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From Emmanuel Lecharny <>
Subject [Mitosis] random thoughts ...
Date Sun, 18 Jan 2009 00:15:33 GMT
After having discussed with Alex yesterday about replication, I thought 
a bit about what a replication system means, and I came to a point where 
we should not consider replication from a server to server perspective, 
but as a whole. Ok, know, it's a bit fuzzy. Let me explain what I have 
in mind.

First, let's consider that all the servers are connected and replicate 
correctly, without any kind of problem (ie, they never get disconnected, 
they are all time-synchronized, all operations have their unique 
timestamp). In this genuine case, we should consider that the full set 
of LDAP server should be seen as a unique LDAP server : everything is 
just available from any server, without any difference.

If at least one server get disconnected, the you have split this virtual 
big LDAP server in two parts : the disconnected server, and the rest of 
them. As they are still all connected, and perfectly synchronized, it's 
really like if we have one giant LDAP server again, so we are just 
facing two LDAP servers, disconnected.

If we move a bit forward, if M servers get disconnected from a group of 
N servers, then we fall back in the same situation : M is seen as a 
unique LDAP server, so is N.

One step further, if the set of servers is fragmented in many small 
disconnected sets, then each of those sets are seen a unique LDAP server.

Ok, so far so good. Where did it brought us ? I think that replication 
per se is just a matter of managing replication between 2 servers, any 
other case can fell back to this category.

Now, how do we manage replication between server A and server B 
(whatever the number of real servers present in A and B) ? Simple : as 
each operation within A or B are done on a globally connected system, 
with each operation having its unique timestamp (ie, two operations have 
two different timestamps), all the modifications done globally are 
ordered. It's just then a matter of re-ordering two lists of ordered 
operations on A and B, and to apply them from the oldest operation to 
the newest one. Let's see an example :

Server A and server B were synchronized at t0, when the connection was 
broken. Since then, many modification operations occured on both servers :

on Server A : op[1, t1], ..., op[i-1, ti-1], op[i, ti], op[i+1, ti+1], 
..., op[n-1, tn-1], op[n, tn]
on Server B : op[1, t'1], ..., op[j-1, t'j-1], op[j, t'j], op[j+1, 
t'j+1], ..., op[m-1, t'm-1], op[m, t'm]

Server A and server B are now connected back to each other. each 
modifications done on B are to be applied on A and each operations done 
on A must be applied on B. What if some of those operations are 
conflicting ? Let's just come back at t0, when both servers were 
synchronized. If we consider that the servers remained synchronized all 
along the connection breakage, then A and B would have received the 
modifications from each other at the very moment they occurred, and each 
conflict would have result to an error being sent to the client.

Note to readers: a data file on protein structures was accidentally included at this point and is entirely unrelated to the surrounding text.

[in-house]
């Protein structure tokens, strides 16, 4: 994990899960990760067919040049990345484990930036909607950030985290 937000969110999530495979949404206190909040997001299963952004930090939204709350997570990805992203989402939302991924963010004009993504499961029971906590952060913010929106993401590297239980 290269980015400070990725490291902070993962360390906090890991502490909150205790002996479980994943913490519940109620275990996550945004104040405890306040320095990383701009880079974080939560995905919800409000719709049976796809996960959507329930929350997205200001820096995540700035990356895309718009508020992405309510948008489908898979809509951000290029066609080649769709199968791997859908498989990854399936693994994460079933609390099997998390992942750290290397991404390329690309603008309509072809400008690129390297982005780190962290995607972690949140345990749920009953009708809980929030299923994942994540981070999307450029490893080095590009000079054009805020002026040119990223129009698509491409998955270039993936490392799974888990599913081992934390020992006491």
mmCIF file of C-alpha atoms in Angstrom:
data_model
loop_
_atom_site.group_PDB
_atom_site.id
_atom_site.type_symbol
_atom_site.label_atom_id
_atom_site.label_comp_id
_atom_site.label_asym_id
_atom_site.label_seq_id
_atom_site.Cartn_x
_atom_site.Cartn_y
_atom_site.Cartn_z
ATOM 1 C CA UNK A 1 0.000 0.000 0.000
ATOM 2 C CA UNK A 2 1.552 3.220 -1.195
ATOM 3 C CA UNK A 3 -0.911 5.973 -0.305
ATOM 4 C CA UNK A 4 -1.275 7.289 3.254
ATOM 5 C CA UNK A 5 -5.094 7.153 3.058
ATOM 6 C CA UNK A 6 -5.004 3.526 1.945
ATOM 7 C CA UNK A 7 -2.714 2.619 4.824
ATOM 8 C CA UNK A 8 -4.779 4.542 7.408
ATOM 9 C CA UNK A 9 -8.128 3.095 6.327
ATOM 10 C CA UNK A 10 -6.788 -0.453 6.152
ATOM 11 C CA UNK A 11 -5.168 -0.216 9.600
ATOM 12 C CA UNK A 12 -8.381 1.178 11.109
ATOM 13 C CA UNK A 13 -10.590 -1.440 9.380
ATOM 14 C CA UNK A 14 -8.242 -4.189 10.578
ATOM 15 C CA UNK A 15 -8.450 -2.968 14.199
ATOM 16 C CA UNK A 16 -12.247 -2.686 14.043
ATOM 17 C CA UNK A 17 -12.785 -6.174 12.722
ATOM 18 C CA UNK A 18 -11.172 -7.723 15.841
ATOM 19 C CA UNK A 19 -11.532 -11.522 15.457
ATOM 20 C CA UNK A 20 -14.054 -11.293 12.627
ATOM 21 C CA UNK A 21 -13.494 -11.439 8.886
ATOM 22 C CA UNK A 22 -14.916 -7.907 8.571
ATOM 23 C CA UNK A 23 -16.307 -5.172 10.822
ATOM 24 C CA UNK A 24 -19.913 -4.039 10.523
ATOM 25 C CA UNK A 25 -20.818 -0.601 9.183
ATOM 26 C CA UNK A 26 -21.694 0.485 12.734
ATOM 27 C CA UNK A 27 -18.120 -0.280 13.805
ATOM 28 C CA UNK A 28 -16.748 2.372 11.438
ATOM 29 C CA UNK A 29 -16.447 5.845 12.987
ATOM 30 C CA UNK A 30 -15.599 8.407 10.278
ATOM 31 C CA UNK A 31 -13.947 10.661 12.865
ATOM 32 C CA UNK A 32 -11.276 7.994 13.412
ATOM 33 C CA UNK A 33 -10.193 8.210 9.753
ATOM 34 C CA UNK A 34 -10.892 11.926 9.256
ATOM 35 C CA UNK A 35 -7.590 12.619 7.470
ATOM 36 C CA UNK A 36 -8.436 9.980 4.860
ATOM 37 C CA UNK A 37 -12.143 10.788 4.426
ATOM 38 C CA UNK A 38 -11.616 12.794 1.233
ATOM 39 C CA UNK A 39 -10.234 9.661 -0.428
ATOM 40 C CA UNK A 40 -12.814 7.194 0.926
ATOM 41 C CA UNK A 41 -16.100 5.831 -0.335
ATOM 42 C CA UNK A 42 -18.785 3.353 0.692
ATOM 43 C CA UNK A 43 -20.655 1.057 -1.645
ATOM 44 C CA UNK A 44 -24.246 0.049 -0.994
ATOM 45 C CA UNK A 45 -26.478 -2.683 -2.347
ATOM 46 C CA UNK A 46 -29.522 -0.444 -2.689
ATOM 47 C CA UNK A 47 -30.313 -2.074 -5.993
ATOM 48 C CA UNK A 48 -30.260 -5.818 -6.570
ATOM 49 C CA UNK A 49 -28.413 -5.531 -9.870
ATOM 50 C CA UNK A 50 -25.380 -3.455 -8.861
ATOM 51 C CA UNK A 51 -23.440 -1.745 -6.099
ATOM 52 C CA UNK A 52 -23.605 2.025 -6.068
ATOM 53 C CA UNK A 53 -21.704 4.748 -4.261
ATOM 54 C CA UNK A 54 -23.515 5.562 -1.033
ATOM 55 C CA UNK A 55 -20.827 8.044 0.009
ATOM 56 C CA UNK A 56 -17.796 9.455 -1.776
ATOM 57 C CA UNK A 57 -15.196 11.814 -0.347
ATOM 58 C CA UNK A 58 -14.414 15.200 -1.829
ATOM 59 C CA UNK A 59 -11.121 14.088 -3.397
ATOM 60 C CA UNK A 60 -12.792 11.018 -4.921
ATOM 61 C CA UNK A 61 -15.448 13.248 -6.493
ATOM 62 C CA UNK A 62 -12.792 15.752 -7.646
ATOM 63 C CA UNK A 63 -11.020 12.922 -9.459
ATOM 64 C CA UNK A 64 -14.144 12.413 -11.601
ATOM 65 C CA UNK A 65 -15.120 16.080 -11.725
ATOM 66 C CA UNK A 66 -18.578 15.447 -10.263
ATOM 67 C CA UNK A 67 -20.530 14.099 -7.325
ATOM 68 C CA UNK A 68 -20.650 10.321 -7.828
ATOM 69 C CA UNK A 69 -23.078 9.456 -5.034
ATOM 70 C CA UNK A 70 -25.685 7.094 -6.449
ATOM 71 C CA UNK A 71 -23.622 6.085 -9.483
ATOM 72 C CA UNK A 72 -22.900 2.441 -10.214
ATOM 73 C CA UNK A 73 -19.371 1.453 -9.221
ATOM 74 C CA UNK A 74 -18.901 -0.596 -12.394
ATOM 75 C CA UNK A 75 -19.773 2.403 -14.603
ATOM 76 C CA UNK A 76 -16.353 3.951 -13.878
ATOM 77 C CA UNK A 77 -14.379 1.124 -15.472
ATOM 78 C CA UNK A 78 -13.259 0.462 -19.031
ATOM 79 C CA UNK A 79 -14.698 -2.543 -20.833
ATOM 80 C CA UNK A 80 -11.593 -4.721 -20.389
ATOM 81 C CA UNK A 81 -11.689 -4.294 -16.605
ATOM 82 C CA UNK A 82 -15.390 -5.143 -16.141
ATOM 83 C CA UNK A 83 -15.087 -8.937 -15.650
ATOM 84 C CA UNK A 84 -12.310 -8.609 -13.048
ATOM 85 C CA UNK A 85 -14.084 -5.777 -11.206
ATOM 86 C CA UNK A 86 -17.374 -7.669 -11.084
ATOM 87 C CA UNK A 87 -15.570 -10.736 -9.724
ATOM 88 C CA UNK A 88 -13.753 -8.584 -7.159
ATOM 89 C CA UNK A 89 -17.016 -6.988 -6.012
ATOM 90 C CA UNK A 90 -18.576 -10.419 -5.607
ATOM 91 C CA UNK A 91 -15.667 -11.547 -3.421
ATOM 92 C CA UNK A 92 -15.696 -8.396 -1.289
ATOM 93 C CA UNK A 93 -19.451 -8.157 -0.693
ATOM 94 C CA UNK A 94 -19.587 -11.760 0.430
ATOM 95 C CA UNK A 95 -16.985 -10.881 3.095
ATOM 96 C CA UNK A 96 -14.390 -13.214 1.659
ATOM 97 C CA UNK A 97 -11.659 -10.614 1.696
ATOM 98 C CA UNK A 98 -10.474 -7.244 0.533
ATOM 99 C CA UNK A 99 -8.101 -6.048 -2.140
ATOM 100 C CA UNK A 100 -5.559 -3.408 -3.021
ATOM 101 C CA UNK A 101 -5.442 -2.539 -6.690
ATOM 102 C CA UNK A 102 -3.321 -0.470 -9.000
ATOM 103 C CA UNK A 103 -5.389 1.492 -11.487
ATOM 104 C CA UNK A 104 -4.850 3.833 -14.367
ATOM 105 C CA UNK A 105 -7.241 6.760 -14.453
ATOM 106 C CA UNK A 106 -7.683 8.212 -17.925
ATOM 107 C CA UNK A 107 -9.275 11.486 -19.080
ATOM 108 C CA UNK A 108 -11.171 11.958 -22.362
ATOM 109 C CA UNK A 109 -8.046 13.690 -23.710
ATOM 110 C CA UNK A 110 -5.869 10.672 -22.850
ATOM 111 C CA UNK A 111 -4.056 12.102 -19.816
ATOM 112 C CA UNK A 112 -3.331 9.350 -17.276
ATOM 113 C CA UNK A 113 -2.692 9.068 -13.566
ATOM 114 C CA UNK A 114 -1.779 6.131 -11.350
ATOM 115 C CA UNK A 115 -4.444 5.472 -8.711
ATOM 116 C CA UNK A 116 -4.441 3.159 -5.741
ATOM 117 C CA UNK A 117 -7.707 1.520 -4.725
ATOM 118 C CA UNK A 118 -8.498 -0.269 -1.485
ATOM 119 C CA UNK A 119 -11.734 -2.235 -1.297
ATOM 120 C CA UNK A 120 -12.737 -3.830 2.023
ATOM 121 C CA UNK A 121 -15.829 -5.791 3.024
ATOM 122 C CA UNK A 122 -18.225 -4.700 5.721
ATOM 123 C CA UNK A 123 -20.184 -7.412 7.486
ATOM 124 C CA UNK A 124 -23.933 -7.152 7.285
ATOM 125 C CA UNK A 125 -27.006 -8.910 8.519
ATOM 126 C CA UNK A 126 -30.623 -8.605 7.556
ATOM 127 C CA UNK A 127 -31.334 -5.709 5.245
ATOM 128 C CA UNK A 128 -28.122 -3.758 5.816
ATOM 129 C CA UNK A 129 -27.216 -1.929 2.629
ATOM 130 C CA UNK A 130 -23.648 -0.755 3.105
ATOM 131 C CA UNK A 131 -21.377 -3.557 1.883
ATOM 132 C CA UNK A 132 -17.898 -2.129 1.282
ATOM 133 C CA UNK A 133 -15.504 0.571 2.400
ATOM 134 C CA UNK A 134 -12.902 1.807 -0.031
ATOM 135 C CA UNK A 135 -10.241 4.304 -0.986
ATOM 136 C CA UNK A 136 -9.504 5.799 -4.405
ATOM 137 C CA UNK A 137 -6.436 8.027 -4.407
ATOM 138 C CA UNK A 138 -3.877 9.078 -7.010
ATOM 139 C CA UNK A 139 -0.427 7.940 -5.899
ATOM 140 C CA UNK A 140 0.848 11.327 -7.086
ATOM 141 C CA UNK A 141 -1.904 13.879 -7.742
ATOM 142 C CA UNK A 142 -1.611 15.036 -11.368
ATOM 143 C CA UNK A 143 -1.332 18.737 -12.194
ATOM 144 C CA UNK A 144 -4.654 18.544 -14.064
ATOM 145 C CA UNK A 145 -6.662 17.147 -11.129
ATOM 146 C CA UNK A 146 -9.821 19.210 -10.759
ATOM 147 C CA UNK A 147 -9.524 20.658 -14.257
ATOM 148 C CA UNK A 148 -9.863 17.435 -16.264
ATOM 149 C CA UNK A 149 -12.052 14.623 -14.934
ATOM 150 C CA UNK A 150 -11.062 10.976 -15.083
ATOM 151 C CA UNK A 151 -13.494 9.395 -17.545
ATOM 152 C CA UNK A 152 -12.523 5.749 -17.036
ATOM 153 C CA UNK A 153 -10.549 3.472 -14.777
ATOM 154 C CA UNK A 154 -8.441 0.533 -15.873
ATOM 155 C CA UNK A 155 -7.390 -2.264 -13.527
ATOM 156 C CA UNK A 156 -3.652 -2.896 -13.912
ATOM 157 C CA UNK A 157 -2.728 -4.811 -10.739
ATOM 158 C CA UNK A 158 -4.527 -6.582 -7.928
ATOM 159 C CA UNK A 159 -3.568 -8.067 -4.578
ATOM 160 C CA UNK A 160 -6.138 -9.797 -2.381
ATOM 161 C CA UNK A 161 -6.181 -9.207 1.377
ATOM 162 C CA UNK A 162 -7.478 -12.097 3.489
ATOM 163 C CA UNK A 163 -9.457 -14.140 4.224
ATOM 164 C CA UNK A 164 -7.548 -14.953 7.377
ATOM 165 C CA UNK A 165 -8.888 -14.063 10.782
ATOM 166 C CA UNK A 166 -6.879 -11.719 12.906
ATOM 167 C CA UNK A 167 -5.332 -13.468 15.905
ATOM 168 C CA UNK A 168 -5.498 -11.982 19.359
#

Let's do as if the connection never broke then :
we restore the initial state of A and B to t0 (which is possible, as we 
have the ChangeLog system, allowing us to revert to a previous state). 
Of course, we do so on both servers. Now, let's merge the modifications 
form A and B :

op[A, 1, t1], op[B, 1, t'1]..., op[B,j-1, tj-1], op[B, j, tj], op[A, 
i-1, ti-1],op[B, j+1, tj+1], op[A, i, ti], op[A, i+1, ti+1], ..., op[A, 
n-1, tn-1], op[B, m-1, t'm-1], op[B, m, t'm], op[A, n, tn]

As the operation might have occurred at different times on both server, 
they have been mixed, but in any case, as each operation are supposed to 
have a unique timestamp, the resulting list of modification is still 
order, on both servers.

Now, after having reverted to state t0, we just have to inject the 
modifications from the merged list on A and B, rejecting every 
modification which are errors. At the end, A and B will be perfectly 
synchronized, without conflicts.

Now, remember that A and B are not unique servers, but set of servers. 
It doesn't matter too much, as we can consider that all the servers in 
set A and set B are totally replicated, so they are in the very same 
state, and the merged list can just be applied the same way to any 
server from A and B.

What if we have many group of disconnected servers ? This is a bit more 
complex, but not so much. We just have to replicate the groups 2 by 2, 
or assume they are replicated 2 by 2, and at the end of a potentially 
long process, where we revert back to the time the server where 
disconnected and reapply all the merged modifications, we will be back 
in the same state for all the servers.

There are only two conditions we must met :
1) the servers must be time synchronized,
2) the modifications timestamp must be unique, whatever server they have 
been done on.

Condition 2 can easily be met with the existing CSN, if we consider that 
there is on order in the replicas (ie A < B < C, ... where A, B, C are 
the replica's id). This is purely conventional, but necessary.

Regarding condition #1, we can't guarantee that all the servers will use 
the same time. We just do our best to get this as accurate as possible.

Last, not least : the triggers. If some modification can triggers some 
other (because of integrity constraints being activated), then it should 
be logged in the change log. When replicating, the triggers _must_ be 
disabled, as the merged operations will contain all the triggered 

Ok, I'm done now. All this is of course a coarse approximation, but I 
think it's pretty close to what we nned to deal with.

Please just tell me if I'm not totally off rail, or if you think I have 
just did too much pot lately ;)

Thanks !

cordialement, regards,
Emmanuel L├ęcharny

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